"Huff" doesn't serve facile testosterone demonstrations well and it certainly does no favours for "incisive" family dramedies that fade out to piquant piano noodling after 50 minutes of wrestling with Oedipal complexities and the real cost of human suffering. Once jive-talking, Jesus-freak earth-mama Paula (Kimberly Brooks) roosts as Huff's no-nonsense receptionist, all the elements of a WASP objets d'evotion have fallen into place--fourteen-year-old blowjob parties, enfeebled relatives (Huff's brother is some sort of poignant schizoid), and badly-researched legal hearings notwithstanding. I love the Japanese woman who appears only to speak Chinese because, hey, what's the fucking difference? East is East, am I right? (The novel punchline for her is that she serves a plate of seafood that puts white people off their appetite, meaning that as far as wit and originality go, this joke's surfing the midline.) Saving grace? I'd offer up the example of Oliver Platt as Huff's best friend and sometime-legal counsel Russell Tupper, a hedonist in the most hedonistic sense of the term fond and magnificently unashamed of drugs, black hookers, jujitsu, and manual prostate stimulation. Used most often as a kind of comic relief and foil for the upstanding Huff (whose saintliness is asserted vocally at least once per episode--no one's been called a "good man" this much since Charlie Brown), Platt is, ironically, so effortlessly excellent that he handily obliterates everyone else onscreen, thus inspiring the deep-rooted desire that the series were instead called "Tupp".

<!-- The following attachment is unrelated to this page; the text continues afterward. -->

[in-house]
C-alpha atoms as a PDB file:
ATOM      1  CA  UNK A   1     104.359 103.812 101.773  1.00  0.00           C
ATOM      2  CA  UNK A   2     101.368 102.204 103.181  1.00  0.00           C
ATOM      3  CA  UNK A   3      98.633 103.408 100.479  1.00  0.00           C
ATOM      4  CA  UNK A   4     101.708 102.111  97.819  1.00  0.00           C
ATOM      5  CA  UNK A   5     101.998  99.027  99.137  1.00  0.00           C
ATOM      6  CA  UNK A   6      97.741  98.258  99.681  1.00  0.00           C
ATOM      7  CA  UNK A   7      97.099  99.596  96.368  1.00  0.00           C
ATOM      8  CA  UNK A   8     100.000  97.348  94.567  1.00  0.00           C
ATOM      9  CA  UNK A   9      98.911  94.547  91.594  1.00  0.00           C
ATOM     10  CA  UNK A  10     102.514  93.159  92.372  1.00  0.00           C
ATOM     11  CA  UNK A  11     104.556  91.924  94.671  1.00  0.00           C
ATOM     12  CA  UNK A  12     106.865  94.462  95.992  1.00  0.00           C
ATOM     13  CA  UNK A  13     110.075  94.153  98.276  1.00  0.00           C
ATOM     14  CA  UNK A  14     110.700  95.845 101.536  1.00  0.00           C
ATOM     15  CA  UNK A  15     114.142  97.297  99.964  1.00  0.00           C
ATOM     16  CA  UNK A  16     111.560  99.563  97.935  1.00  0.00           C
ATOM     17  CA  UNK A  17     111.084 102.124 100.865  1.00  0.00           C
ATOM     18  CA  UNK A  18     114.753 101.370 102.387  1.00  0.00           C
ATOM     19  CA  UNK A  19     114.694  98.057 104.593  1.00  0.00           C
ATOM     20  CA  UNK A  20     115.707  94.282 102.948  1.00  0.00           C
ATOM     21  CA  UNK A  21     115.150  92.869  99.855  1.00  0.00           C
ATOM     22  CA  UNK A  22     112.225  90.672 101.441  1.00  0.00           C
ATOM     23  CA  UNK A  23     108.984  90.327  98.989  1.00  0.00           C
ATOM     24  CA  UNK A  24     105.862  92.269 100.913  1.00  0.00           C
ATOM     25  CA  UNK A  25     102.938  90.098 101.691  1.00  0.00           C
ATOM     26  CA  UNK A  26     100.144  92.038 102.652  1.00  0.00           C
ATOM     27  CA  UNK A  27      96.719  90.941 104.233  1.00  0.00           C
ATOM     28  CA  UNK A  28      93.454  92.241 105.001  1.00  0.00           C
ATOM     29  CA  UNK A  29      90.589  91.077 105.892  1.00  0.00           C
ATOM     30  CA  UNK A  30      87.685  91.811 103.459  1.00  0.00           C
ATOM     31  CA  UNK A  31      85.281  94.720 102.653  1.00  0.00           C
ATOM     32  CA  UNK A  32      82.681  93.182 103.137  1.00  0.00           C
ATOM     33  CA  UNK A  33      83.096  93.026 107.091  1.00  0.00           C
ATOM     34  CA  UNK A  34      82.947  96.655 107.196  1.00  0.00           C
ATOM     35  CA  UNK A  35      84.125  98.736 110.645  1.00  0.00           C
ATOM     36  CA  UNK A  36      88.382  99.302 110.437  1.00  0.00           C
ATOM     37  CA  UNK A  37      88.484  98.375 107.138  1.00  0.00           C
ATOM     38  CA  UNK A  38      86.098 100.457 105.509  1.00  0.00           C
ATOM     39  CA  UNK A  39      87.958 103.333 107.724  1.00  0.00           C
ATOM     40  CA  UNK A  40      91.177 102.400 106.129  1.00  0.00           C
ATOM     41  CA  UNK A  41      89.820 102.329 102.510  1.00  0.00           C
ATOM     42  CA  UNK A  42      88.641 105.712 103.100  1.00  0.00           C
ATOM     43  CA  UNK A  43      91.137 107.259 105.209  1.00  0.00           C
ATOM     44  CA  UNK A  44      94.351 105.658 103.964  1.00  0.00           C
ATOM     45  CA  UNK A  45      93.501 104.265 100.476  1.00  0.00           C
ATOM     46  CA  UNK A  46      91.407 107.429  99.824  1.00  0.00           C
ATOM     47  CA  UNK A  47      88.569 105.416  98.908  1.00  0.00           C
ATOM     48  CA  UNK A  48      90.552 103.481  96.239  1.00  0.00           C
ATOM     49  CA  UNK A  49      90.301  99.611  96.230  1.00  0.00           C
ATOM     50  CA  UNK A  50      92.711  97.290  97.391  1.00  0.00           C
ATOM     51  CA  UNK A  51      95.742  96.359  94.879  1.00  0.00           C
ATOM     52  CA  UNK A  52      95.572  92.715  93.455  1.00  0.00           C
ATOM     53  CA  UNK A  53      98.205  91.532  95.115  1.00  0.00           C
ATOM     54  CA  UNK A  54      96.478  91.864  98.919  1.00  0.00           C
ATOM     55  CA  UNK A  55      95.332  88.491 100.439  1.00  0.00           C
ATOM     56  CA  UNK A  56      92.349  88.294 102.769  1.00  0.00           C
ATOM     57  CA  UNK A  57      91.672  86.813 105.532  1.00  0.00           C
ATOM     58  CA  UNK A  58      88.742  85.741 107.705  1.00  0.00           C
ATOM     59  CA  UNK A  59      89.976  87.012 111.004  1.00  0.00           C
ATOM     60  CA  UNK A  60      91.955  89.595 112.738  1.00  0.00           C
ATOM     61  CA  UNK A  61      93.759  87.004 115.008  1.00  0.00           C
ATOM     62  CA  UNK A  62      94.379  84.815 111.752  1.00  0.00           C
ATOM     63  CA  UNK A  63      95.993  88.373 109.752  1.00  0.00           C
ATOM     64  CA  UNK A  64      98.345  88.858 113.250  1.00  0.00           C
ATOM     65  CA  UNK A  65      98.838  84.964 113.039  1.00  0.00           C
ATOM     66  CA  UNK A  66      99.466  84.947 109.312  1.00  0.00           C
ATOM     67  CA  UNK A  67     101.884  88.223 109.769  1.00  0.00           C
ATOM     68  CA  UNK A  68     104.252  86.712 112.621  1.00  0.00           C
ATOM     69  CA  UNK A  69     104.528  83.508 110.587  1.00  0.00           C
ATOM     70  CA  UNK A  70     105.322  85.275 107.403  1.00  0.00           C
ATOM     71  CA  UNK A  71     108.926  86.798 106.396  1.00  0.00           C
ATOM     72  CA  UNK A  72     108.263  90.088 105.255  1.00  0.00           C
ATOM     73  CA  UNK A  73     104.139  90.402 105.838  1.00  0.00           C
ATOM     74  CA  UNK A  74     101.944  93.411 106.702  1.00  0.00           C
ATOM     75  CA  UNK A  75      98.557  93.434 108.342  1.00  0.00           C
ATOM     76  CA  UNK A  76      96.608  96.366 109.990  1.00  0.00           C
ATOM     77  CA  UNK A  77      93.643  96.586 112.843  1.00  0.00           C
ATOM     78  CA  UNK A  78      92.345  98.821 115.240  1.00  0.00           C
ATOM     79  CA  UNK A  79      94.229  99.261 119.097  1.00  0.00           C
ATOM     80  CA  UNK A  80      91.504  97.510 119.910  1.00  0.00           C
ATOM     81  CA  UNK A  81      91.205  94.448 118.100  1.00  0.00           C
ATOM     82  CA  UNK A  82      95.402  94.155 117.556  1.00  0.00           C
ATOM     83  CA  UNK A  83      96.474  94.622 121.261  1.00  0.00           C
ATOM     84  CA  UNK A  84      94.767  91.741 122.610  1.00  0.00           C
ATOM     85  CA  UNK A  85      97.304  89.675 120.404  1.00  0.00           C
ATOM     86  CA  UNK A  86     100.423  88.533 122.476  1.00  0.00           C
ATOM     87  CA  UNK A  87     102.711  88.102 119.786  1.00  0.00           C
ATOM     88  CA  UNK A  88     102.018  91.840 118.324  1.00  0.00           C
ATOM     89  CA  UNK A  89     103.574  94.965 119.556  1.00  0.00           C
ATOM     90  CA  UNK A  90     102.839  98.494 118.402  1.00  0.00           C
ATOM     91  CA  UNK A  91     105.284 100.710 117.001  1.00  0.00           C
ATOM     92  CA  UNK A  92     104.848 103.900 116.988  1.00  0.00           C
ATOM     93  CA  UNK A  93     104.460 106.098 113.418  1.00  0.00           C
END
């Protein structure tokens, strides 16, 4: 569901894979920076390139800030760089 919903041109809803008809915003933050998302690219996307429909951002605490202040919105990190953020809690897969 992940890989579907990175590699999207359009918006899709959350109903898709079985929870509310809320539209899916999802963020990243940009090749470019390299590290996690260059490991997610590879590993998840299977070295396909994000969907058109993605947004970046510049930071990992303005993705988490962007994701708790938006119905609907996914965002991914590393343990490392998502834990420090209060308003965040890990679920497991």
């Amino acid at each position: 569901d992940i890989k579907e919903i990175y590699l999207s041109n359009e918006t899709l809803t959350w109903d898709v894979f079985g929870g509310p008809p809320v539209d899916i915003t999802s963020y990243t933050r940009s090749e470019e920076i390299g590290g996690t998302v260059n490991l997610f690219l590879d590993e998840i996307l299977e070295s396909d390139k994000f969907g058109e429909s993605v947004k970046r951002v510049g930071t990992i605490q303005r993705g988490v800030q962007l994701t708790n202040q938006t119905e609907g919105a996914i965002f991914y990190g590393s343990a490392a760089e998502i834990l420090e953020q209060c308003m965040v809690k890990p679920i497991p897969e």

The real problem with "Huff" is a common one these days (see "Grey's Anatomy", in particular): it uses the troubles of the world as metaphorical grist for a self-obsessed, even smug, individual to mill whatever is possible for smug, self-obsessed people to glean from other people's misery. The "Seinfeld" finale is starting to look like genius in the rear-view: the only justice for verbal, non-starting, vampyric assholes is incarceration at best, summary execution ideally. As a show, "Huff" wants us to get off on people getting poleaxed by fate the same way that its creators do--and for as little as I buy the original Job story, I buy it less when the authors are, shall we say, less than divine. There are no genuine moments in "Huff", everything about it (with the exception of Platt) is an artifice erected on a slate bedrock of cliché and desperate pretense. The consequences are Lifetime consequences and the jokes (an extended conversation with Platt on the pot loaded with shit entendres, for instance) are more pathetic than sophisticated. The self-consciously hip title of the thing is your first clue: it could describe the dialogue as delivered by everyone except Platt, or it could be a snide riposte about the mind-altering activity required (as in "-ing model glue") to actually enjoy this shit without irony. Ultimately, it's just an example of branding-by-committee undertaken by the same tribe of ass-monkeys that put together the toxic formula of long-lost dads and Bob Saget cameos with constant Lazy Susan pans around pastiche characters trading un-witty barbs in neat, carefully-polished form. When feeble bro Teddy (Andy Comeau) has a head-slapping fit because Huff wants to dish about their evil dad (Robert Forster), it's all-too-clear that Teddy is the inner, Id-driven Huff--you wonder if he really exists. You wonder why you should care either way.